Affluence with Liberty: Nehru’s Choice
Salil Misra
SELECTED WORKS OF JAWAHARLAL NEHRU (SECOND SERIES), VOL. 38 by Mushirul Hasan A Project of Jawaharlal Nehru Memorial Fund, 2008, 863 pp., 800
June 2008, volume 32, No 6

As India made its transition from colony to an independent nation, Nehru made the transition too from being a ‘rebel’ to a ‘statesman’. The two transitions were indeed connected. The primary objective of Nehru’s political-intellectual engatement after 1947 was no longer to lead the anti-imperialist national movement but to enable India’s transformation to a fully independent and modern industrial society and Nehru’s own endeavour trying to create a new space for the young independent India in the new world order. This transition is fully reflected in the second series of the Selected Works of Jawaharlal Nehru, brought out by the research team of the Jawaharlal Nehru Memorial Fund under the intellectual leadership of Mushirul Hasan. Volume 38 of the series, covering the period May-July 1957 is an important repository of Nehru’s major national and international priorities as the leader of Independent India.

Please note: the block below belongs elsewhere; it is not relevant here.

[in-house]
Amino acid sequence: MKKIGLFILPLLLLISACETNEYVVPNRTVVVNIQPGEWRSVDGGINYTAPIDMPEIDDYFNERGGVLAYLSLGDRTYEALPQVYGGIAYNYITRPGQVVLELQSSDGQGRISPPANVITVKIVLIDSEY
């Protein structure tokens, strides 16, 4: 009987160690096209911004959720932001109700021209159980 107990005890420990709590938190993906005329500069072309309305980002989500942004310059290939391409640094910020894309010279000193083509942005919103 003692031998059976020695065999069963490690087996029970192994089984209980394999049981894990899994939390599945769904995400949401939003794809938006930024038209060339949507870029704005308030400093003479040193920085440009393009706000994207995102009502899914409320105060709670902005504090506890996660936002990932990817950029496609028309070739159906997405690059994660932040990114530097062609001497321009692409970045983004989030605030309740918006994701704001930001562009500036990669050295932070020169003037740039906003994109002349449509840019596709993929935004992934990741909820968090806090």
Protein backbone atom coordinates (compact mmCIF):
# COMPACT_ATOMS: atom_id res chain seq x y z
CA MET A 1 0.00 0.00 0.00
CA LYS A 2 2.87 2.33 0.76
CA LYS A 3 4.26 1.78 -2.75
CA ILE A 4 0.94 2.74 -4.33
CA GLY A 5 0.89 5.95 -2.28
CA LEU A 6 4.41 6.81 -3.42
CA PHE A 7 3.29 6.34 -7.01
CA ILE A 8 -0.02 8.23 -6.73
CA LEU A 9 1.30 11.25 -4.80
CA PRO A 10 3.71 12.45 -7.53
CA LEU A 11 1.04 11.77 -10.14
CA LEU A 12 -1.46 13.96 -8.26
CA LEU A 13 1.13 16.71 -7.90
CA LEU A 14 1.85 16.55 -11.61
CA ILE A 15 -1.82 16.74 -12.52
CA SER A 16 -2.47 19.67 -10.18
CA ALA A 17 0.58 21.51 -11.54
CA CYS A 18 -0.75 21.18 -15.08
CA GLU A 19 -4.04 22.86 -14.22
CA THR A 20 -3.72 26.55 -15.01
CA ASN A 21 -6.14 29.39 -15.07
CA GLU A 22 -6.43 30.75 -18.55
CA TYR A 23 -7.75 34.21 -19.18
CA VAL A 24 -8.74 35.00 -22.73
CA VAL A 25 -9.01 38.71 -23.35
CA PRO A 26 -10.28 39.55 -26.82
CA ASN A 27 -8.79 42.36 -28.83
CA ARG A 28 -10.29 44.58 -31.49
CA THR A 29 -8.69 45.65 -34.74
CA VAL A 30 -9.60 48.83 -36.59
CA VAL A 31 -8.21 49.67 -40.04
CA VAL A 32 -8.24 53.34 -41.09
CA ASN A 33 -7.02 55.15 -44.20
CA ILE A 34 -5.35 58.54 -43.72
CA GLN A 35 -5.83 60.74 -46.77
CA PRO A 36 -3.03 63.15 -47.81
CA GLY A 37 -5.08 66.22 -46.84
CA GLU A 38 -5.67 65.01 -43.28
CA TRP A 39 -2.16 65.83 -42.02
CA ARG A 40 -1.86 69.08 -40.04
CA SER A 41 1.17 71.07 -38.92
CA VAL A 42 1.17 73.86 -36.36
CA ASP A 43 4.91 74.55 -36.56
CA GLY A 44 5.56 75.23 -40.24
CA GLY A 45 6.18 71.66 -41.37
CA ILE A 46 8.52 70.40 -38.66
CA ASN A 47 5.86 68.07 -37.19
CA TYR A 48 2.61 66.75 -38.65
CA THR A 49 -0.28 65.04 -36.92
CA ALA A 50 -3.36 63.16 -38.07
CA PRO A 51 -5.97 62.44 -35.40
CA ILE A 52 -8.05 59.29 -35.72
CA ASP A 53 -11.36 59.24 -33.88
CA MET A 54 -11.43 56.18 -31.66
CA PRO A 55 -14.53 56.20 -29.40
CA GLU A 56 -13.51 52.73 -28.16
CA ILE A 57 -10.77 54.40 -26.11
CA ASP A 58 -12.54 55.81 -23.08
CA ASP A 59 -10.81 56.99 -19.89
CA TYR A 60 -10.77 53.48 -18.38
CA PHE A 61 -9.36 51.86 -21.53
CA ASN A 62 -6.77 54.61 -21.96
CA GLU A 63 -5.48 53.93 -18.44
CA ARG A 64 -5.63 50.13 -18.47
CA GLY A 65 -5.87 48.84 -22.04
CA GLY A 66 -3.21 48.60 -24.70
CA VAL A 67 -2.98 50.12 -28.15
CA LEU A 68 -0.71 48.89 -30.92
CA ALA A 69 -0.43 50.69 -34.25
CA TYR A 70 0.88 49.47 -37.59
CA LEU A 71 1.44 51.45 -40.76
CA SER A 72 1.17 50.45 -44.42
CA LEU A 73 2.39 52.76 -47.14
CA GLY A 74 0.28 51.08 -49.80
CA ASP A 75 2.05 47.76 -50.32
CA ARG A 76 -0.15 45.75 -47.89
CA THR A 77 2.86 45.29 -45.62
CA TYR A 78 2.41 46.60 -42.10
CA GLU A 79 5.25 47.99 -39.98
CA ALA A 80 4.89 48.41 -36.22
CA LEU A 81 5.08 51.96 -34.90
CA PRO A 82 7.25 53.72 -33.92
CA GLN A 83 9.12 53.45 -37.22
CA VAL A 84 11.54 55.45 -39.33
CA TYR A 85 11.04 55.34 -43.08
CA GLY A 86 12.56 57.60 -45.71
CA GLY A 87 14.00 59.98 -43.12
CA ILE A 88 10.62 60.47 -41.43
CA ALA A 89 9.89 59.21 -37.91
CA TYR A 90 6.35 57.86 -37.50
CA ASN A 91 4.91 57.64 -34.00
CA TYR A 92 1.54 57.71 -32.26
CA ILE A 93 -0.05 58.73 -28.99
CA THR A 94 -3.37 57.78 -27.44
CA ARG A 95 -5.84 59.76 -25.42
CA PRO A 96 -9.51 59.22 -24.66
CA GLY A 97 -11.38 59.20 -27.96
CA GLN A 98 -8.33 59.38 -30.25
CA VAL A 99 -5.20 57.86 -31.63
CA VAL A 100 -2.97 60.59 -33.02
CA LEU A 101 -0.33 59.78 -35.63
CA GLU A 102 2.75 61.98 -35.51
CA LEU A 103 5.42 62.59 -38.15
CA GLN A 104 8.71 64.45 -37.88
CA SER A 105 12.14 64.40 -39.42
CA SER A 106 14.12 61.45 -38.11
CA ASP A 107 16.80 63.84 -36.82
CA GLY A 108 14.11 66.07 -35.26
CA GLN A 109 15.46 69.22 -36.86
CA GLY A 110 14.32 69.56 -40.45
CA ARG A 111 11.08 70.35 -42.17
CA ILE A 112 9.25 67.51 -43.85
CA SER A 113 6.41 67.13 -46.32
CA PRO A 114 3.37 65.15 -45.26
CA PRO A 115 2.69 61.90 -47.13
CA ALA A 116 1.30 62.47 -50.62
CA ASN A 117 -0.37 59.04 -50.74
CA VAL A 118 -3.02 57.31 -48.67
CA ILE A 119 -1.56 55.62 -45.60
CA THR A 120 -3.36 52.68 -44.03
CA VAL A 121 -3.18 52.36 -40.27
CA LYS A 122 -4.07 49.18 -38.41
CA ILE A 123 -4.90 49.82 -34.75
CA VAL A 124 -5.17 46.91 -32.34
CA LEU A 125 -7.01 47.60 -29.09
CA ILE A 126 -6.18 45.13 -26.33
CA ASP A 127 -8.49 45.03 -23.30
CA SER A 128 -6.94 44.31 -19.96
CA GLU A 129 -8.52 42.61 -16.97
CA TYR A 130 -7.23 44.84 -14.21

Nehru showed an acute awareness of the fact that what independent India had set out to achieve was historically quite unique and unprecedented. Developing an affluent modern industrial society within a parliamentary democratic framework was not something that had happened in other countries. Affluence and liberty were both important values but they tended to come successively rather than simultaneously. This indeed was the pattern of all developed countries where democratic institutions developed after necessary conditions for baseline affluence had been created. Independent India, by contrast, had refused to prioritize between affluence and liberty and strove to achieve both at the same time. There was no model available for a development of this kind. What independent India was doing was in fact to constitute a model to be followed by other Third World countries, and to be theorized upon by social scientists. A theory did not exist for the unique Indian practice, but the practice needed to be theorized upon.